“Actually, there is evidence today that some degree of neurogenesis continues into and through adulthood,” she says. “But the pace is much slower, and does not impair memory to the same extent as in infants and children. And in adulthood, we believe neurogenesis helps us deal with cognitive problems, stress and other functions.”

She also noted that emotional episodes – regulated by the amygdala portion of the brain – are often easier to recall. That’s why if a person remembers incidents from the ages of 3 and 4, they are more likely to involve crying, fear or joy.

Interestingly, Jeffrey also notes that studies have children generally have recollections of ages 2 and 3, sometimes even earlier, up until around age 10. At that point, memories seem to fade.

What is the earliest age at which you can remember?

Distant Relatives? Earth and Newly Discovered Planet Appear to Have Much in Common

27 Jul
NASA's Kepler Mission may have found Earth's 'older cousin' some 1,400 light years away. The planet is currently called Kepler 452-b, and scientists are optimistic that it might harbor some forms of life. Image credit: NASA/Ames/JPL-Caltech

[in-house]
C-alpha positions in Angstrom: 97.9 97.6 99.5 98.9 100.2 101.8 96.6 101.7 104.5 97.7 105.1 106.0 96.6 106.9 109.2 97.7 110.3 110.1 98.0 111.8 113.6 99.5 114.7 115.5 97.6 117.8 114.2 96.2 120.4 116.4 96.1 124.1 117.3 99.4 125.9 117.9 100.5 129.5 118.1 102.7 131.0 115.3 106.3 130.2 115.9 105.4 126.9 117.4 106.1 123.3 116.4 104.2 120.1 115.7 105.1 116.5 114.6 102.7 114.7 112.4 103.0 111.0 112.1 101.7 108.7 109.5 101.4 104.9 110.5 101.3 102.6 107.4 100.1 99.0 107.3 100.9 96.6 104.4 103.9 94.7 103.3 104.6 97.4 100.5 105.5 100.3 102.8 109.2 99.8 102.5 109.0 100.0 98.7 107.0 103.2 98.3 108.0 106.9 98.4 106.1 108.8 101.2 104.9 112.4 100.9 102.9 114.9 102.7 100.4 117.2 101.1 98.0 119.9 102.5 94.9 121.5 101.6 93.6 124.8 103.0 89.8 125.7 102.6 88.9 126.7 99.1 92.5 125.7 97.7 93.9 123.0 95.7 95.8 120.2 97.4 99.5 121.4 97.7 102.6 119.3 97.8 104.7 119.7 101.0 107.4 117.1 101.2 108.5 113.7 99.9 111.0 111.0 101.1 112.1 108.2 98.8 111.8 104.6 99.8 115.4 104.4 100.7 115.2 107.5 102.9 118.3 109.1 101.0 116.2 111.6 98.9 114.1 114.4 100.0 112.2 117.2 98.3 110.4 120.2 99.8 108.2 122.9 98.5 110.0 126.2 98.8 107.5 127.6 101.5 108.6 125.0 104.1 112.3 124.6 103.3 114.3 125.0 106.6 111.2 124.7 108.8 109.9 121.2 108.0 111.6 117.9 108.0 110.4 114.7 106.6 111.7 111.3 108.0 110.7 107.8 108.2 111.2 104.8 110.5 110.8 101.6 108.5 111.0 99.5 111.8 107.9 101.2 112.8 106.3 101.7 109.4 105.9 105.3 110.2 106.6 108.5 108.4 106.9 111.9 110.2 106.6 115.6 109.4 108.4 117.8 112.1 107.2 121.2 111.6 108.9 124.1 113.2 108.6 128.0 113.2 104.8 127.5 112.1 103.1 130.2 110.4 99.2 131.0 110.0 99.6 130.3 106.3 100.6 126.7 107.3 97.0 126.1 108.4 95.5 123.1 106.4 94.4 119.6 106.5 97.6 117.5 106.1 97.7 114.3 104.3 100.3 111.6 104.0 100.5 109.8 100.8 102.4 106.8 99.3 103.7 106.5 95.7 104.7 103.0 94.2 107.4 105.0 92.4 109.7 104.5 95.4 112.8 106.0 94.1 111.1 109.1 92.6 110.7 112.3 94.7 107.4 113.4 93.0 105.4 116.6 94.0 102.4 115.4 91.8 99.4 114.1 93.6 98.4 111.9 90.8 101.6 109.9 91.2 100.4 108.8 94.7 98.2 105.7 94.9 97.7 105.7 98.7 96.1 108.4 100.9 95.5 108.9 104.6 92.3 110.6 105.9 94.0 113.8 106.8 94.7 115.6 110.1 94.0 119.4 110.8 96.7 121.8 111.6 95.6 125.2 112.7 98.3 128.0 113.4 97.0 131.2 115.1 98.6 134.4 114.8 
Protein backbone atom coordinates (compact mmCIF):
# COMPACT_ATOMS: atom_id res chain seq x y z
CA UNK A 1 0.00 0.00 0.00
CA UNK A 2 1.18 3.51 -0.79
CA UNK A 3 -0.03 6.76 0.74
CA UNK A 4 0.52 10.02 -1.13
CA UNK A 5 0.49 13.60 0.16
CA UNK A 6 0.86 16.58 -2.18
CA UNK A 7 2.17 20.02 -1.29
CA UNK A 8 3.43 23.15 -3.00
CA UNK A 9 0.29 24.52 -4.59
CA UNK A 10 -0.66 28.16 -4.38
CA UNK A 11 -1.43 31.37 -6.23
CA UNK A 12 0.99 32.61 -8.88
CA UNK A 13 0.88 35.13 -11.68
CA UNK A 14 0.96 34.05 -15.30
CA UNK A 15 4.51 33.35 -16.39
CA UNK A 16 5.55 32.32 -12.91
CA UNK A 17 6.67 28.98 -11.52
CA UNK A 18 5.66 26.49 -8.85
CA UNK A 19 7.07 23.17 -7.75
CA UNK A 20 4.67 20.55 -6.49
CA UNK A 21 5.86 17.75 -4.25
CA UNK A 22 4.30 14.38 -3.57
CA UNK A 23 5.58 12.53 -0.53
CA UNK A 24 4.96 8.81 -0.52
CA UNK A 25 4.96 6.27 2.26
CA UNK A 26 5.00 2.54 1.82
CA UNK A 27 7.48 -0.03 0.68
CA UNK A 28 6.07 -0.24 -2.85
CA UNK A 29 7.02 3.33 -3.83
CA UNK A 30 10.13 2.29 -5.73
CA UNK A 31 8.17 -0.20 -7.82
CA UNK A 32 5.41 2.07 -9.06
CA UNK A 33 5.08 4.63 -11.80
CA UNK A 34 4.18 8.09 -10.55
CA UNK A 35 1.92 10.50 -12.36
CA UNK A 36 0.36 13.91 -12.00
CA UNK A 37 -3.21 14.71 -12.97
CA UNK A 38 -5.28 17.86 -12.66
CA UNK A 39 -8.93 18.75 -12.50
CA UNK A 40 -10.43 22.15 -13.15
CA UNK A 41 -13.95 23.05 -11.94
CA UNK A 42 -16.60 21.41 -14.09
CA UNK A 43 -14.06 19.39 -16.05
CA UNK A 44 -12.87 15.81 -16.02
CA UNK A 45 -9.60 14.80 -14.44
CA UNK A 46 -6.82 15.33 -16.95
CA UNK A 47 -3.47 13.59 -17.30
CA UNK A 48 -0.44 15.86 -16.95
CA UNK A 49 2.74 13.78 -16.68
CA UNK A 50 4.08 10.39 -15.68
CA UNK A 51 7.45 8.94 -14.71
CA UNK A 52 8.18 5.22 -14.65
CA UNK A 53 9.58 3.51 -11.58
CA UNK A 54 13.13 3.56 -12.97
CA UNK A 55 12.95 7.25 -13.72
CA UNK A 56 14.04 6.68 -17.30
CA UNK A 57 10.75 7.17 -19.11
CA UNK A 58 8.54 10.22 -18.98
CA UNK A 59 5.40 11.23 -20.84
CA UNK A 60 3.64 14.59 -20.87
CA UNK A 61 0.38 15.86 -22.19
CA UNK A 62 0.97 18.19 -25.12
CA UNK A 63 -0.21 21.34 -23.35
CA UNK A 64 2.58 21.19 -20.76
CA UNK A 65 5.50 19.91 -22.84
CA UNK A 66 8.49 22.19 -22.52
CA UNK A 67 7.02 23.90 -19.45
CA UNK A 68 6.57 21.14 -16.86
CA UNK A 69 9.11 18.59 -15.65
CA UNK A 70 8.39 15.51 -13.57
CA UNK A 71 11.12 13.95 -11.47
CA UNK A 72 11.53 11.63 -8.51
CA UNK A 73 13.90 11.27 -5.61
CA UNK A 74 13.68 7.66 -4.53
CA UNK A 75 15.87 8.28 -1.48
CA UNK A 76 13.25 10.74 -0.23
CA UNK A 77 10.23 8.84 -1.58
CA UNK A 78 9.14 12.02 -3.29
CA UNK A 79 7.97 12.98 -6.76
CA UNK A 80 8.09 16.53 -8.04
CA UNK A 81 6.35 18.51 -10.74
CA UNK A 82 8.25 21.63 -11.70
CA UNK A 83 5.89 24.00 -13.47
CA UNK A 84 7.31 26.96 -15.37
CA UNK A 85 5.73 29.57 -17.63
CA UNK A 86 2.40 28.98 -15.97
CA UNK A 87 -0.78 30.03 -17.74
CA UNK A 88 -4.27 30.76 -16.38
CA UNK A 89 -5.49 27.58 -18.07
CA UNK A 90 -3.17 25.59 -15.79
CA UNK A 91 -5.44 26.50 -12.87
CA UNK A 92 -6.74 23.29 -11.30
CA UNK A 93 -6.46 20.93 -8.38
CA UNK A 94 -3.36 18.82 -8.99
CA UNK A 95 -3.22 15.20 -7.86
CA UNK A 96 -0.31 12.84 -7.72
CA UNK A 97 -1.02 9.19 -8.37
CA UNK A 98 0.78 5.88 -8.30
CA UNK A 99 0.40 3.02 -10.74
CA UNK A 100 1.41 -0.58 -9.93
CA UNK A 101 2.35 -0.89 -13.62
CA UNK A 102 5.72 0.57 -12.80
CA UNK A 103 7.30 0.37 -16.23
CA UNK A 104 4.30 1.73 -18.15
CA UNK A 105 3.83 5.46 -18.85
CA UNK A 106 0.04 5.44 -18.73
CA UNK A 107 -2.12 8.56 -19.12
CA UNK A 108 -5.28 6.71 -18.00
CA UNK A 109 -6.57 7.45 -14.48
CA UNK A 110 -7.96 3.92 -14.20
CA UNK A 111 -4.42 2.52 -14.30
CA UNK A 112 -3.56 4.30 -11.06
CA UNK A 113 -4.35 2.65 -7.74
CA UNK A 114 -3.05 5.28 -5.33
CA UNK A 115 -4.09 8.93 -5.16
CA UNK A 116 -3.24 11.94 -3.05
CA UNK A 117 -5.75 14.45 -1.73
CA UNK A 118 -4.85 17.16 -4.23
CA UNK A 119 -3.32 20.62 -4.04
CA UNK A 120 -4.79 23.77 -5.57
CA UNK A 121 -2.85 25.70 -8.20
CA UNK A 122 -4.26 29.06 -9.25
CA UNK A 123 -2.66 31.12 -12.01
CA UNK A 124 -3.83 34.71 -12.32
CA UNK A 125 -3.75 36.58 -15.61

NASA’s Kepler Mission may have found Earth’s ‘older cousin’ some 1,400 light years away. The planet is currently called Kepler 452-b, and scientists are optimistic that it might harbor some forms of life.
Image credit: NASA/Ames/JPL-Caltech/T.Pyle

In one of our first posts in Wise Words, we examined the Kepler Mission — a NASA project to search for Earth-like planets in the Milky Way Galaxy outside of our solar system. At the time — two and a half years ago — an estimated 105 planets had been confirmed as orbiting their sun in the “habitable zone,” a distance considered to be neither too close, nor too far, to sustain life.